Washington’s 2-level-game

This past weekend, Carol Browner, Director of the White House Office of Energy and Climate Change Policy proclaimed that the Waxman-Markey cap-and-trade climate bill (which passed the House this summer) is not going to become law prior to the upcoming climate negotiations. The NYT :

“Obviously, we’d like to be through the process,” Carol Browner said during an event in Washington hosted by The Atlantic magazine. “But that’s not going to happen. I think we’d all agree the likelihood that you’d have a bill signed by the president on comprehensive energy by the time we go in December is not likely.”

Effectively, this gives the Obama administration some additional flexibility in the Copenhagen negotiations — the U.S. could theoretically offer to accept deeper reductions in greenhouse gas emissions if it is not locked into congressionally-mandated numbers:

Waxman-Markey would mandate a 17 percent reduction in greenhouse gas emissions by 2020 and 83 percent by 2050 from 2005 levels. This is weaker than what the Intergovernmental Panel on Climate Change calls for but a lot better than nothing.

As I’ve noted before, the Kyoto baseline year was 1990 and U.S. emissions have increased roughly 1% annually since that date.

On the other hand, of course, Waxman-Markey could have been politically useful if U.S. officials want to pursue relatively weak emissions reductions at Copenhagen. It would have been difficult to promise greater reductions than those outlined in the law.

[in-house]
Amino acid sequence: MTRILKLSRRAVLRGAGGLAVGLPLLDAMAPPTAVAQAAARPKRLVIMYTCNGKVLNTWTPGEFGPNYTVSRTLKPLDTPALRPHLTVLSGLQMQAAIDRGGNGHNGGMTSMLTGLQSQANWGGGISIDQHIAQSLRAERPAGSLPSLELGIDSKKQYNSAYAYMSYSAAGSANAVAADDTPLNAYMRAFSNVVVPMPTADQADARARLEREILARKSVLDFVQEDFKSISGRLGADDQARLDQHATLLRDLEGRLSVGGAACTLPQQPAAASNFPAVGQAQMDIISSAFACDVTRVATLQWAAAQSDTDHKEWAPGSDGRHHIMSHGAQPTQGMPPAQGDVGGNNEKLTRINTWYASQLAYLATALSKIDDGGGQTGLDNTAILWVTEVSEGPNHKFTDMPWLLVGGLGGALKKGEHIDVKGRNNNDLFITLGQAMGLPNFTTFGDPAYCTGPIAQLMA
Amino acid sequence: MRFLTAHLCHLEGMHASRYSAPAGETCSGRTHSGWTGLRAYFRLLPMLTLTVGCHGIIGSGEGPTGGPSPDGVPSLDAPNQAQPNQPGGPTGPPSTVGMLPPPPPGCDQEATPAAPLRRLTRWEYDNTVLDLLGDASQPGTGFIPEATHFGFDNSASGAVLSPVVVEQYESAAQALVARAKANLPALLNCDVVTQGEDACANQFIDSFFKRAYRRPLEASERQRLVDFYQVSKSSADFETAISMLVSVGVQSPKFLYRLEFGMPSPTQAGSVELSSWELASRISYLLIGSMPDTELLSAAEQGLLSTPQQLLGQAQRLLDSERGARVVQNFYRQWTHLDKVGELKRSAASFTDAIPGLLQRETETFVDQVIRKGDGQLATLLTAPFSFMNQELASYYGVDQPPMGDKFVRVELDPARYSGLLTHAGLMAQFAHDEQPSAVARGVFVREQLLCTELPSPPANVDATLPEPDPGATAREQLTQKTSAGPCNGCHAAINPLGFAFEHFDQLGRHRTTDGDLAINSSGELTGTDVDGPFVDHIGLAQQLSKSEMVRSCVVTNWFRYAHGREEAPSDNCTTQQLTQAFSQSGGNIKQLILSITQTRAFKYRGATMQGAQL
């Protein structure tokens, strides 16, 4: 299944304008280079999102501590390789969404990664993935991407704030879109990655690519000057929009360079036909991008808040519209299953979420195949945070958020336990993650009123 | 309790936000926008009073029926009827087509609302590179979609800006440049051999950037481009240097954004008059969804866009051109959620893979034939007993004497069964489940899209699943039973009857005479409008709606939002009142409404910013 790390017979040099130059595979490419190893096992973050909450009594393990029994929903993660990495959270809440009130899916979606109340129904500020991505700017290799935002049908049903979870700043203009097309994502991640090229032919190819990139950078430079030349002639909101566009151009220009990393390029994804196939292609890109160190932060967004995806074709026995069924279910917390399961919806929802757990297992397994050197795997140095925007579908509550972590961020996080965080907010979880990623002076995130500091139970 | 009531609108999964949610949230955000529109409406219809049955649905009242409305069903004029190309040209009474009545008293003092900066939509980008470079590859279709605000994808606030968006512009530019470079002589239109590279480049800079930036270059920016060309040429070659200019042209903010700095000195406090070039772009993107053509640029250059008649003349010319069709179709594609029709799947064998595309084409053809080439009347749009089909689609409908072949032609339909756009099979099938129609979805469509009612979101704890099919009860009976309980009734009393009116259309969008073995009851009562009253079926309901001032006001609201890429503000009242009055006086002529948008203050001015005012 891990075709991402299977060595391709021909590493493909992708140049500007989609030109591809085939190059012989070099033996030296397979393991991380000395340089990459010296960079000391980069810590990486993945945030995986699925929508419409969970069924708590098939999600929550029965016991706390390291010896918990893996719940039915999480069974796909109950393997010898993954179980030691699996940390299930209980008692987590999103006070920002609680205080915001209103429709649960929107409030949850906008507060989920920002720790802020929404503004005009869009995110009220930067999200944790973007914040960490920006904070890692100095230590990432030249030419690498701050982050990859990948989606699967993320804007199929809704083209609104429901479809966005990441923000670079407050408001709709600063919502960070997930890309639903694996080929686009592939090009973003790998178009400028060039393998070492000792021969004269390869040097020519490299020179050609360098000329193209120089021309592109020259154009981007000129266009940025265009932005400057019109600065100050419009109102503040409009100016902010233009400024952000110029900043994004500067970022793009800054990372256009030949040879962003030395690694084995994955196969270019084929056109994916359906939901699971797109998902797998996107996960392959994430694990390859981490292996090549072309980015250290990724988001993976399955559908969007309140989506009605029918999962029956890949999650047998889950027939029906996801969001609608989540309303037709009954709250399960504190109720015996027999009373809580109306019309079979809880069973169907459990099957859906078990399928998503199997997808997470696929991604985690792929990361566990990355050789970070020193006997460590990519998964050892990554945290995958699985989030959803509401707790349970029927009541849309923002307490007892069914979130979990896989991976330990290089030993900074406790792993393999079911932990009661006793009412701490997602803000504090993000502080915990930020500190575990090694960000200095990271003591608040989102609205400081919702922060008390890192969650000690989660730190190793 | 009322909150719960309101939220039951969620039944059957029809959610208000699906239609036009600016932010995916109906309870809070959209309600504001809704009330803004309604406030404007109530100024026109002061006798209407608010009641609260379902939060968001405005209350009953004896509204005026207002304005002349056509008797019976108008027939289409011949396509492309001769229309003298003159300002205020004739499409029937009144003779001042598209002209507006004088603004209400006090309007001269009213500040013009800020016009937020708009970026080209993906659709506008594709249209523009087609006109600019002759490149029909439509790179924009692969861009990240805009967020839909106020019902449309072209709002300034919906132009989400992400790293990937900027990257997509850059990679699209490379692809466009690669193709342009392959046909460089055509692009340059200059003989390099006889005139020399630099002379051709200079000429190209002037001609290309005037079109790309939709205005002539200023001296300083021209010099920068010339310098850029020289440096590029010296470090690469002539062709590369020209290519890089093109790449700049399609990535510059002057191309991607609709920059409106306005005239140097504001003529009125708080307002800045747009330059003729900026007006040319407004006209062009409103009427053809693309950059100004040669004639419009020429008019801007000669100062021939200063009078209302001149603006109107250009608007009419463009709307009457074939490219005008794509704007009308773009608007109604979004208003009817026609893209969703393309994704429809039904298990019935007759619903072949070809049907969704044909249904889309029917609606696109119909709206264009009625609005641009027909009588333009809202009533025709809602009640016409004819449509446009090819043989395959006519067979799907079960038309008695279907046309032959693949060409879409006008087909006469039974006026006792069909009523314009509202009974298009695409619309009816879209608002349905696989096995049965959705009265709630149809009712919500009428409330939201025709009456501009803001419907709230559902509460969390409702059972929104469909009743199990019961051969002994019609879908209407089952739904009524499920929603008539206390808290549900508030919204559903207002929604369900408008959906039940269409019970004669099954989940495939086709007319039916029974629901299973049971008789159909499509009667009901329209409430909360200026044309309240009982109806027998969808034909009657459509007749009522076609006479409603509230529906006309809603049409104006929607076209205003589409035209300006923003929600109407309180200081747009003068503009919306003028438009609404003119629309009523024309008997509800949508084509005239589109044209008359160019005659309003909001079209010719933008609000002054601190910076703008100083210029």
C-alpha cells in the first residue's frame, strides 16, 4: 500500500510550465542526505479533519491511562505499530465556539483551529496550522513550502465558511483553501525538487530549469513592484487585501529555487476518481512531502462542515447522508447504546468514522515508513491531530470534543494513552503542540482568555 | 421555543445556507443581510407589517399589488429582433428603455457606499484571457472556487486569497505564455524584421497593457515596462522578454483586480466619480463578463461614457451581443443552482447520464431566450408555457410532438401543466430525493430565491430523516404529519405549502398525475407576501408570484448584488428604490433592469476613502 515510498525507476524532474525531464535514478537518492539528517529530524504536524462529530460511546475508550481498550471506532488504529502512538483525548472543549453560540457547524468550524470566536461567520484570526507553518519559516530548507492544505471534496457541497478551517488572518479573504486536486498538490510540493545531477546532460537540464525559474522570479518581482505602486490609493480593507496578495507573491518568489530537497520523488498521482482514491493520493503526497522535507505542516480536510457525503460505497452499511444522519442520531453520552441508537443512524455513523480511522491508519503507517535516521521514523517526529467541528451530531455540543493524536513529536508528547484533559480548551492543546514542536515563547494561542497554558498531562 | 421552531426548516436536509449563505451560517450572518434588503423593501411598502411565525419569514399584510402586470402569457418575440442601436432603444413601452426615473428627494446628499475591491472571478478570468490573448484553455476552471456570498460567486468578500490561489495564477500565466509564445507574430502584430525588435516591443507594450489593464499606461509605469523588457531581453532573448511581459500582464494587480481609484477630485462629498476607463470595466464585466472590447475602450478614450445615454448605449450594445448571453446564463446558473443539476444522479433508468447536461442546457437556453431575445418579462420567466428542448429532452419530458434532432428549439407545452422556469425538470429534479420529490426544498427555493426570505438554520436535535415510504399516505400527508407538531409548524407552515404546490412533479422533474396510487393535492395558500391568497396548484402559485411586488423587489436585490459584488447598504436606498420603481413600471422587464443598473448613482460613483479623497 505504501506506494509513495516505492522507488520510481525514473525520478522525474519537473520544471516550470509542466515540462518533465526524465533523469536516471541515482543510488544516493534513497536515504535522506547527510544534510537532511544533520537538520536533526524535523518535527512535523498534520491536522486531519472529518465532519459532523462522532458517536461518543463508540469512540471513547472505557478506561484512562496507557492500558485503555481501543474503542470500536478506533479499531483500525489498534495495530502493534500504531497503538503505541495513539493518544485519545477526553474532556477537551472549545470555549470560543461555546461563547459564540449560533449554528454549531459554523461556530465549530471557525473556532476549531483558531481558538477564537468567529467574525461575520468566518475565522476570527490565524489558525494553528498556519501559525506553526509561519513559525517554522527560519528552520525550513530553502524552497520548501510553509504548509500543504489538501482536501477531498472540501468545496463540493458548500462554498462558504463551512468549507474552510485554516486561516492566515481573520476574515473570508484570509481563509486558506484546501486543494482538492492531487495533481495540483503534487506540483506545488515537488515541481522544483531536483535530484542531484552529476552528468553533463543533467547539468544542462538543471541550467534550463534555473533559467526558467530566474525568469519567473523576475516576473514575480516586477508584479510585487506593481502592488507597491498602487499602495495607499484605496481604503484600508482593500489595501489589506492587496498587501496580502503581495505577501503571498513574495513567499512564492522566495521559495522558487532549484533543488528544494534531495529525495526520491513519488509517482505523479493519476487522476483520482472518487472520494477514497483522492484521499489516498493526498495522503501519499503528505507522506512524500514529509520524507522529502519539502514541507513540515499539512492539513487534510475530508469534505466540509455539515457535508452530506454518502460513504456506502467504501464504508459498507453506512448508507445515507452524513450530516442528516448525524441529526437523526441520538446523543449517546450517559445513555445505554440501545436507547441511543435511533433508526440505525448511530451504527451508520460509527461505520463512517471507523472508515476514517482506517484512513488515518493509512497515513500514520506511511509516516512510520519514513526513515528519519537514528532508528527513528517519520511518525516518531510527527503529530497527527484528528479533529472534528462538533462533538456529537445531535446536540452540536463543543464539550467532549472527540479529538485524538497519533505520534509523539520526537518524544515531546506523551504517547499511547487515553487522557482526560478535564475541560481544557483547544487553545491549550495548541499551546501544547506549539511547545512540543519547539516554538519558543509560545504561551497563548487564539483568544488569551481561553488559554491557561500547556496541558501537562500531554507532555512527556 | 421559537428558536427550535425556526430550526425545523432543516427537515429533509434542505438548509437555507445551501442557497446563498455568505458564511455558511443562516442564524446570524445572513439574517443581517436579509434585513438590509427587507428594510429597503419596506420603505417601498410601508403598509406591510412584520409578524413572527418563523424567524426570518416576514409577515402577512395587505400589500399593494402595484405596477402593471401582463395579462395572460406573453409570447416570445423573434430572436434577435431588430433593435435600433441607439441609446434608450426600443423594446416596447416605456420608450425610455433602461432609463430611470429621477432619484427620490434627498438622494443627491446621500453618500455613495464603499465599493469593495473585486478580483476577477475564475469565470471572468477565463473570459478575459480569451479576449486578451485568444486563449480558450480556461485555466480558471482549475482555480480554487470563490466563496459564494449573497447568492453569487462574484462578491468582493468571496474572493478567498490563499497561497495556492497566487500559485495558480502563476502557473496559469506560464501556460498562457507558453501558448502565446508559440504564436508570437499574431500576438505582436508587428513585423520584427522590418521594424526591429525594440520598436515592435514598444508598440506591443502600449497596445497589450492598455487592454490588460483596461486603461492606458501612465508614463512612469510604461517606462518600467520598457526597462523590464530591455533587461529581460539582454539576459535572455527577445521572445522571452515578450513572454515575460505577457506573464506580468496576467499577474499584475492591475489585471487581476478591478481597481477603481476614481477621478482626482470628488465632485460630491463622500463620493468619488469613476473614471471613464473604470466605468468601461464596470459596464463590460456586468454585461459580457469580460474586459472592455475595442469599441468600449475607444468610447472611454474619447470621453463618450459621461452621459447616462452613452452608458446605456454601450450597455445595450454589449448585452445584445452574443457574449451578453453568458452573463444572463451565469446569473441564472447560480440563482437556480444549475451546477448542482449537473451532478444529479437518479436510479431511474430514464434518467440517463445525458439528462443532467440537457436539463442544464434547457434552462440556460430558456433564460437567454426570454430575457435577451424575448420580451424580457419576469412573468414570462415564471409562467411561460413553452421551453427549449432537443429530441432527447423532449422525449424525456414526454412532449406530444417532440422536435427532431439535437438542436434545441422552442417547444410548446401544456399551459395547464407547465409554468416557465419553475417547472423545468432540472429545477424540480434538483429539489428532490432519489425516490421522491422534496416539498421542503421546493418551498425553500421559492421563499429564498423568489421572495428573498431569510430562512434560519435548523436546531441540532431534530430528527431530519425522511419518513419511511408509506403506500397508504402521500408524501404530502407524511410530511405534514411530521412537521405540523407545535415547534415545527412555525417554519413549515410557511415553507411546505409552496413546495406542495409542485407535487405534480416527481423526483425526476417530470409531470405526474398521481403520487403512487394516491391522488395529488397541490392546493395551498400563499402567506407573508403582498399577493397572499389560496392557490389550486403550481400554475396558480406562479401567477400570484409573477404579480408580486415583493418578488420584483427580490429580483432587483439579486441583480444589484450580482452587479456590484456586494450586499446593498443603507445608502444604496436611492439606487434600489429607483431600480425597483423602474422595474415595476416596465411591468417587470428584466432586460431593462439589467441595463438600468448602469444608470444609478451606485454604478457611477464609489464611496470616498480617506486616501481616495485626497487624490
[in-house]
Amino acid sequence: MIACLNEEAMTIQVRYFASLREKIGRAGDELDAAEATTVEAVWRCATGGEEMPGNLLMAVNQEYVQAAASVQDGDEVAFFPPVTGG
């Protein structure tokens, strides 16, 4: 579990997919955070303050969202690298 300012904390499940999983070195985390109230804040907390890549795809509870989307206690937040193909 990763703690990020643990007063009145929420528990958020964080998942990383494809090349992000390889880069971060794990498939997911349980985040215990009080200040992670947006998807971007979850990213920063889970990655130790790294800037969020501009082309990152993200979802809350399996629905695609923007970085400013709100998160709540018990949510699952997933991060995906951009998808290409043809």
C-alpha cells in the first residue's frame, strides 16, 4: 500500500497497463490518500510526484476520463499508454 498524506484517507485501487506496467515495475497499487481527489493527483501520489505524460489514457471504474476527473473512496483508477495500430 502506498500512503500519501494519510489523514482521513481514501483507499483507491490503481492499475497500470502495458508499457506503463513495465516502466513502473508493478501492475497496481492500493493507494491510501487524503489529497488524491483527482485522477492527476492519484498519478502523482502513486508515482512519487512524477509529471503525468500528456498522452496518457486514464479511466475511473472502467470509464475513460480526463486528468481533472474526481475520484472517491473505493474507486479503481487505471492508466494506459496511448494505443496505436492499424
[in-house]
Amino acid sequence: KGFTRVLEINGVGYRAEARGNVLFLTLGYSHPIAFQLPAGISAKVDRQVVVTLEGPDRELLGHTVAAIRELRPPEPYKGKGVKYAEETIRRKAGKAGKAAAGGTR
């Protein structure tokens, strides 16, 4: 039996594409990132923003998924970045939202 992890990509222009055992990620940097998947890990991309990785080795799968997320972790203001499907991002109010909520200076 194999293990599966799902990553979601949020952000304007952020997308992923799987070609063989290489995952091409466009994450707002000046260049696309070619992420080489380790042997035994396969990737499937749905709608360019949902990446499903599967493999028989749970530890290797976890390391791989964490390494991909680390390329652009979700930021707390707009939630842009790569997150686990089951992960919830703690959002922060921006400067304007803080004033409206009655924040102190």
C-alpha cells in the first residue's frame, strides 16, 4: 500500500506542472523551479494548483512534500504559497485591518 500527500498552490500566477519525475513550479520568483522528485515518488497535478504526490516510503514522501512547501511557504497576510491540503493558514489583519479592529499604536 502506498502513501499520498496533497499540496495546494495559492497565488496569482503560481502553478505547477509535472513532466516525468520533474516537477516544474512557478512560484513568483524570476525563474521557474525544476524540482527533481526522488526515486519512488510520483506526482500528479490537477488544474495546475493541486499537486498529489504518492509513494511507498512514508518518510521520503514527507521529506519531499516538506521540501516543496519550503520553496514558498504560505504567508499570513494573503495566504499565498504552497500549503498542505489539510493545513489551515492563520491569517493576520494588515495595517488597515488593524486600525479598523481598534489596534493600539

Actually, if U.S. officials want to pursue even weaker reductions than outlined in Waxman-Markey, this domestic failing helps. It would have been impossible to favor reductions weaker than those already mandated by Congress.

Essentially, I’m simply noting that the Obama administration is engaged in a “two-level game” with Congress (and other interested domestic political actors) and the international community. Indeed, it has managed to achieve a great deal of flexibility since it also recently announced that the EPA could mandate greenhouse gas emission reductions without new congressional authority. The LA Times quoted EPA Administrator Lisa Jackson:

“By using the power and authority of the Clean Air Act, we can begin reducing emissions from the nation’s largest greenhouse gas emitting facilities without placing an undue burden on the businesses that make up the vast majority of our economy,” Jackson said in a statement released by the agency. “This is a common-sense rule that is carefully tailored to apply to only the largest sources — those from sectors responsible for nearly 70% of U.S. greenhouse gas emissions sources.”

The EPA option theoretically allows the administration to make promises that it might be able to implement without broad support in Congress. From that perspective, Browner’s proclamation isn’t necessarily bad news for those hoping to see progress in the Copenhagen process — and a U.S. commitment to reduce emissions.

We’ll simply have to see how the Obama team makes use of this assured flexibility — and what it might mean politically.

Obviously, a successful outcome in Copenhagen will require followup action at the national level. But there’s no escaping the two-level game. Many key members of Congress could refuse to approve a tough Copenhagen agreement. Without U.S. ratification, other states might refuse to ratify and/or comply with Copenhagen. That could be a political disaster.

It might also be an environmental disaster for even EPA-mandated emission cuts will likely need to be supplemented by congressional action to support alternative energy sources.

The stakes in both the domestic and international negotiations are high and it will take truly inspired diplomacy and skillful politicking to achieve a desirable overall outcome.

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